United Airlines is adjusting the way its top MileagePlus elite members will pay for upgrades. Starting on 4 December 2019 the carrier will retire its Global and Regional Premier Upgrades in favor of PlusPoints, a “neutral currency” that can be redeemed for the growing variety of upgrade products the carrier offers across its global network. Luc Bondar, President of MileagePlus and Vice President of Loyalty United Airlines described the change as allowing the carrier to “have a broader range of price points for the different upgrades, more closely aligned to the value of those upgrades.” And, at least to start, none of the upgrade costs are increasing.
We’re really excited about this program. It brings tremendous freedom and flexibility for our members. It is more customizable. We have confidence that it will generate a ton more value to our Platinum and 1K Premier members. We think that our premier members around the world are going to take notice of the improvements that we’ve made with this industry-leading change.– Luc Bondar, President of MileagePlus and VP Loyalty of United Airlines
The RPUs will convert to 20 PlusPoints while GPUs will convert to 40 points. Domestic/regional upgrades from economy to first class will continue to cost 20 PlusPoints while Polaris upgrades will cost 40 (assuming a W fare or higher), just like today. But the upgrade from economy to the Premium Plus premium economy cabin will now cost 20 points while Premium Plus to Polaris will cost 30. Both of those are cheaper than under the GPU/RPU scheme.
In addition to the new pricing scheme United is introducing the ability to fully manage PlusPoints upgrades via its app. Bondar notes that the company “needs to meet customers where they are, to make it easy and simple for customers to self-service their upgrade needs.”
Breaking the (old) rules
United is also adding two new reward options with the PlusPoints program. One allows a discount economy class ticket to upgrade to Polaris for 80 points, the equivalent of using 2 GPUs today to upgrade a cheaper fare. That will still have the same inventory limits around confirming the Polaris seat, but it creates an option where one did not exist before.
Bondar also described an option to skip the waitlist in some scenarios. “This isn’t going to be available all the time, but from time-to-time we’ll allow our 1K members to use the additional PlusPoints to effectively skip the upgrade waitlist on select international flights. This is a great option for members planning in advance for a special trip, often leisure, where they want to confirm the upgrade in advance and the certainty that they’ll get it. It will simply cost more points. We think that will be very meaningful for some members.” Because it is a “promotional offering” the pricing on that reward was not shared, nor did Bondar offer much in the way of details on what types of flights would have the seats available, but knowing that it is an option is an interesting twist to the program.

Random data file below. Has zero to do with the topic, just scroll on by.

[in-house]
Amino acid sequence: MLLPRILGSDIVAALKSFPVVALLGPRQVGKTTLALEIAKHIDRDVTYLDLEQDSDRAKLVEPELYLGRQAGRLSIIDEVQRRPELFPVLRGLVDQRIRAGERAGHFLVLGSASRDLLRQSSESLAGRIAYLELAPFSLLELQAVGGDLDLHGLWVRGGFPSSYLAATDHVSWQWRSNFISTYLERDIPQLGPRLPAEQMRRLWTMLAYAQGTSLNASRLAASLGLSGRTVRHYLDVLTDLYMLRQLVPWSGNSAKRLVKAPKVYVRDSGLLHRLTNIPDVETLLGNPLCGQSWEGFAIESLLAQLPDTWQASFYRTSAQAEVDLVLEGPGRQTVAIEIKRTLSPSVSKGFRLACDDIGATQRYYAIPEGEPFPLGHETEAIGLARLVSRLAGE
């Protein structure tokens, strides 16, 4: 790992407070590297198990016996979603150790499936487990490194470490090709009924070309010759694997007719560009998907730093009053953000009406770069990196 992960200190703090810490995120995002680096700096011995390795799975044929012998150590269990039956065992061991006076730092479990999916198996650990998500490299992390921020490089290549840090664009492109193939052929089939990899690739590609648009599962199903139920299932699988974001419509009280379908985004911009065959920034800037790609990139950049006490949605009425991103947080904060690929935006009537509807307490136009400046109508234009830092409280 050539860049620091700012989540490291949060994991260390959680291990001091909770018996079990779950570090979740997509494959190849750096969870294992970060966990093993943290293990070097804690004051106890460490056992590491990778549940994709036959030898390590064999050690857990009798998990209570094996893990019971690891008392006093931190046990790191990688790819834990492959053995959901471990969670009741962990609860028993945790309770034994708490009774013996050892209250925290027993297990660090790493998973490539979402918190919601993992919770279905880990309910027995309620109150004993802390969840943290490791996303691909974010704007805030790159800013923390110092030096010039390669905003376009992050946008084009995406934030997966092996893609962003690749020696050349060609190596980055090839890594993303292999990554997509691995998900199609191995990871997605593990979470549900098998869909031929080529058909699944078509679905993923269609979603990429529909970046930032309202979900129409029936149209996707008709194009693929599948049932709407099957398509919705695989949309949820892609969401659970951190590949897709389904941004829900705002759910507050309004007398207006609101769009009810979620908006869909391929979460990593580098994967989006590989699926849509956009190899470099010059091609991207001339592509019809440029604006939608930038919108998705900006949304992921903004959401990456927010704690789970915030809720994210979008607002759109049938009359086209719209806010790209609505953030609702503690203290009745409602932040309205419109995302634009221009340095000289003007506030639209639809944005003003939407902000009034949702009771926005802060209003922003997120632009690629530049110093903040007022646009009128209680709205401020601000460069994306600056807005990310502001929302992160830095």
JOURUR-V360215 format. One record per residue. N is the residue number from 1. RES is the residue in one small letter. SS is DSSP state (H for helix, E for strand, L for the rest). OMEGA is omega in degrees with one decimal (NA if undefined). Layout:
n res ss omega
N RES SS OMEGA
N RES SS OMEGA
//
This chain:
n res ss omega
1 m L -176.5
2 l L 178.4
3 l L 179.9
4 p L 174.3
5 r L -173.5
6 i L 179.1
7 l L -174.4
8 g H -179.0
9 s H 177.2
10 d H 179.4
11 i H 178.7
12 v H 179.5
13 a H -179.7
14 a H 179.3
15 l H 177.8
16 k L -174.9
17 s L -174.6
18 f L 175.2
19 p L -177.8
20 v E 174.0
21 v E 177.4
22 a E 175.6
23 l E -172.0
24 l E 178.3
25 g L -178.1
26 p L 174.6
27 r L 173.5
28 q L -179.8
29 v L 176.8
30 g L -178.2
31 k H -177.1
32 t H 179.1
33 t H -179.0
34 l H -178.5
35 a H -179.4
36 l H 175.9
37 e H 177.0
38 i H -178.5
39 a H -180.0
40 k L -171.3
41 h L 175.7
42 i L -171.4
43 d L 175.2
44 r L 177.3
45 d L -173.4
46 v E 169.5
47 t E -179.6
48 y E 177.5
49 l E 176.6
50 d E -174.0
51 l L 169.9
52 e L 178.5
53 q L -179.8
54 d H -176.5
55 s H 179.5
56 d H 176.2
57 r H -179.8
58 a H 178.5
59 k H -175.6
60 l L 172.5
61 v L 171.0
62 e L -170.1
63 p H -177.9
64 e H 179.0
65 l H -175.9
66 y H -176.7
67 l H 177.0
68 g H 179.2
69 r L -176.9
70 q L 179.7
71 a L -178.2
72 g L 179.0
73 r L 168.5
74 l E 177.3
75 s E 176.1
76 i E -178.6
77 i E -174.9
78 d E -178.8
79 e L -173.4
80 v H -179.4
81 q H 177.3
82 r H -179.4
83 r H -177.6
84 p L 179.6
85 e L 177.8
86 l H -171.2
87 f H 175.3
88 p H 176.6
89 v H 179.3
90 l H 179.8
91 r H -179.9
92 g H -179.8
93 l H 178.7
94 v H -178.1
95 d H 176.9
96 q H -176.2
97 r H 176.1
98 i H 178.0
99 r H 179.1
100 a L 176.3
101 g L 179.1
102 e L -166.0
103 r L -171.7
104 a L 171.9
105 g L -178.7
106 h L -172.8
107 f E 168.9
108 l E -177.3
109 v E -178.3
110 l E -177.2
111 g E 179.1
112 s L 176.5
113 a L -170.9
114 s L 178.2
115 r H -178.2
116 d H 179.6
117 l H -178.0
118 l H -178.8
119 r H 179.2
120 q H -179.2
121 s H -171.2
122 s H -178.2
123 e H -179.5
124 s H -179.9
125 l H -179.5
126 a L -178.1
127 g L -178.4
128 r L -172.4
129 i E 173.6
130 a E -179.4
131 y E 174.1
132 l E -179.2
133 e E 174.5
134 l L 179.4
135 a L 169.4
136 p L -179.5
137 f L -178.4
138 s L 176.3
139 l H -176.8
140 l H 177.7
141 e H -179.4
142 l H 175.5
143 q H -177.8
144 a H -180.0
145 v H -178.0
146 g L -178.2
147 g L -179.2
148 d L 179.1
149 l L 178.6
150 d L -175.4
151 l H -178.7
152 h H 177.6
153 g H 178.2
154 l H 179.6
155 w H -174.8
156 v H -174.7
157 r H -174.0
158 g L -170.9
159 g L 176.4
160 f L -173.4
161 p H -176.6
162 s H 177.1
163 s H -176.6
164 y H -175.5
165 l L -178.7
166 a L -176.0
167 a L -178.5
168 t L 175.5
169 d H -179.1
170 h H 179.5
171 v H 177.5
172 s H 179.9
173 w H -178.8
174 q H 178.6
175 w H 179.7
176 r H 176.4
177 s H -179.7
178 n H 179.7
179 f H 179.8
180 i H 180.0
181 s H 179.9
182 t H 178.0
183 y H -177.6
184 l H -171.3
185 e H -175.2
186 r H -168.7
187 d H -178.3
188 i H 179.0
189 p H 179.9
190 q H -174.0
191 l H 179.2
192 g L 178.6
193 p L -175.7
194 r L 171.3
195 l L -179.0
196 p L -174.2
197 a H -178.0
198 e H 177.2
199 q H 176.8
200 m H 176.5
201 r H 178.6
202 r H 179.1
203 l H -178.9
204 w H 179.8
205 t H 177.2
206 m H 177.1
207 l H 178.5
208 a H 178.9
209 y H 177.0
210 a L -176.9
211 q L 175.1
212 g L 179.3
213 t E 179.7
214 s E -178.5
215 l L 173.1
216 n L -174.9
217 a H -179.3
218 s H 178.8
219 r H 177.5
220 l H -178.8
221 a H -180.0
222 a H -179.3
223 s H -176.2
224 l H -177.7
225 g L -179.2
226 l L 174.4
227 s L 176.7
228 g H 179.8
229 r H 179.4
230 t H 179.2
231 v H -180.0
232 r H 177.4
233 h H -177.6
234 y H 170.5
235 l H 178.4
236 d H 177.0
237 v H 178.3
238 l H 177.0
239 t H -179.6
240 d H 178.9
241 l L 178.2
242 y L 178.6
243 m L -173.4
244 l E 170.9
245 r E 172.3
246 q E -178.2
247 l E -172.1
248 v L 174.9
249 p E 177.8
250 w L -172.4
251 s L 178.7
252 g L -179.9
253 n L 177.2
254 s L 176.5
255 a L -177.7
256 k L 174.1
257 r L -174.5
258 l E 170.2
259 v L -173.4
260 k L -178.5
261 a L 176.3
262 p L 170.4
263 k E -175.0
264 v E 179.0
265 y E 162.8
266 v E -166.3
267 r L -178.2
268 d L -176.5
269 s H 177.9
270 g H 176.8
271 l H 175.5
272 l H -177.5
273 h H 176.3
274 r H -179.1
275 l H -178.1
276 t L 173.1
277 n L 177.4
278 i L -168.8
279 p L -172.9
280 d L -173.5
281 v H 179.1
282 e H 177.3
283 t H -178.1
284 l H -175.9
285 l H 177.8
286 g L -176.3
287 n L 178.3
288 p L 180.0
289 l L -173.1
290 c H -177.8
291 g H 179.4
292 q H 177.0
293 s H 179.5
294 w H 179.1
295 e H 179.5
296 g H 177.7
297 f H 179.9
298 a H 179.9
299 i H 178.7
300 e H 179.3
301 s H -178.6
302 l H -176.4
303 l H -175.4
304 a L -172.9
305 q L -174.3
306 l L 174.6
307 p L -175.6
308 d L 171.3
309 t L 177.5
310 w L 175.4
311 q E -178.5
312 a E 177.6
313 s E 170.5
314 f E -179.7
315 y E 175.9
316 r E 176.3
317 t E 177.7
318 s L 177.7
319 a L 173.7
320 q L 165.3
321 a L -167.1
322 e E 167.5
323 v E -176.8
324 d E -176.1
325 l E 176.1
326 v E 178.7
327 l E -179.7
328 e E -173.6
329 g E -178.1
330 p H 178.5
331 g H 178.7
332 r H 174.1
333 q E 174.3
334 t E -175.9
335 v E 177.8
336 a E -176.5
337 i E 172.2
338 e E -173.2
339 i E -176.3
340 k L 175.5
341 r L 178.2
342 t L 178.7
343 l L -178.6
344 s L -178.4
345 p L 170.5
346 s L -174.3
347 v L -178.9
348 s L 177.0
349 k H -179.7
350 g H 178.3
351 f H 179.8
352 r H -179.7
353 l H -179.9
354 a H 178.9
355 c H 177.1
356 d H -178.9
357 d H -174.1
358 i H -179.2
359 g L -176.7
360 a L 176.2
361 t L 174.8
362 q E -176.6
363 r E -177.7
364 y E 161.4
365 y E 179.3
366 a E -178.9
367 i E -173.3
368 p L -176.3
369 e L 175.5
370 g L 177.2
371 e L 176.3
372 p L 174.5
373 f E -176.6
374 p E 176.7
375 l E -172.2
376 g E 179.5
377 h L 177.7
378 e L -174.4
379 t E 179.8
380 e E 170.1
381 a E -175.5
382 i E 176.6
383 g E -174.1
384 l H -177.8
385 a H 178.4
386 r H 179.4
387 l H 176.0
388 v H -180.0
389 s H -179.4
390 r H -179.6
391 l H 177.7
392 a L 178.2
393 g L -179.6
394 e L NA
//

The “Skip Waitlist” offering comes with significant restrictions. Passengers will be expected to request the upgrades more than 30 days from the departure date, for example. These upgrades will also be non-transferable and non-refundable if travel plans change. An exception on the refund front will be made in case of irregular operations where the upgrade cannot be delivered.
Another significant change comes in the way the points are deducted as itineraries are waitlisted. Today the GPU or RPU is removed at the time of request. Under the PlusPoints scheme that shifts such that the points are only deducted when the upgrade clears. This allows a MileagePlus member to oversubscribe their upgrade requests, so long as they are comfortable with paying for the upgrade on whatever clears. If they run out of PlusPoints to cover pending upgrades those will simply be passed over should the inventory open.
One rules change that comes across as a downgrade to the program is related to the way PlusPoints will be deducted on a multi-segment itinerary where not all the flights clear. Today if a Polaris upgrade fails to clear the short-haul upgrade is a freebie to the passenger. Under the new scheme that short-haul upgrade will be charged at 20 PlusPoints, (40 charged when it clears then 20 refunded after travel when the Polaris segment doesn’t clear), the cost of just requesting the short-haul upgrade on its own. Depending on the trip and other factors that policy may leave some members feeling that they’ve overpaid for a short upgrade when the “real” target fails to come through. And, while the company will allow passengers to request only the long-haul segment for upgrade to avoid that cost, United also says “It is not possible to add segments to an upgrade request after it has been placed,” meaning no adding the short segment in after the longer one clears.
An upgrade by any other name…
In the end United’s goal is to change the currency and to get over the fact that a GPU is, in many cases, too large an upgrade unit for the value passengers receive. “Across the board our underlying policies for upgrades and awards all remain the same. The core change is the currency and the different ways that currency can be applied to different types of upgrades.” So policies around waitlist priority, inventory release and other related bits are not expected to change. This also includes the incremental earnings for every 25,000 PQMs after reaching 1K status, though they will now credit at 40 PlusPoints rather than one GPU. The PlusPoints issuance timing and expiry policy will also follow the current GPU/RPU model.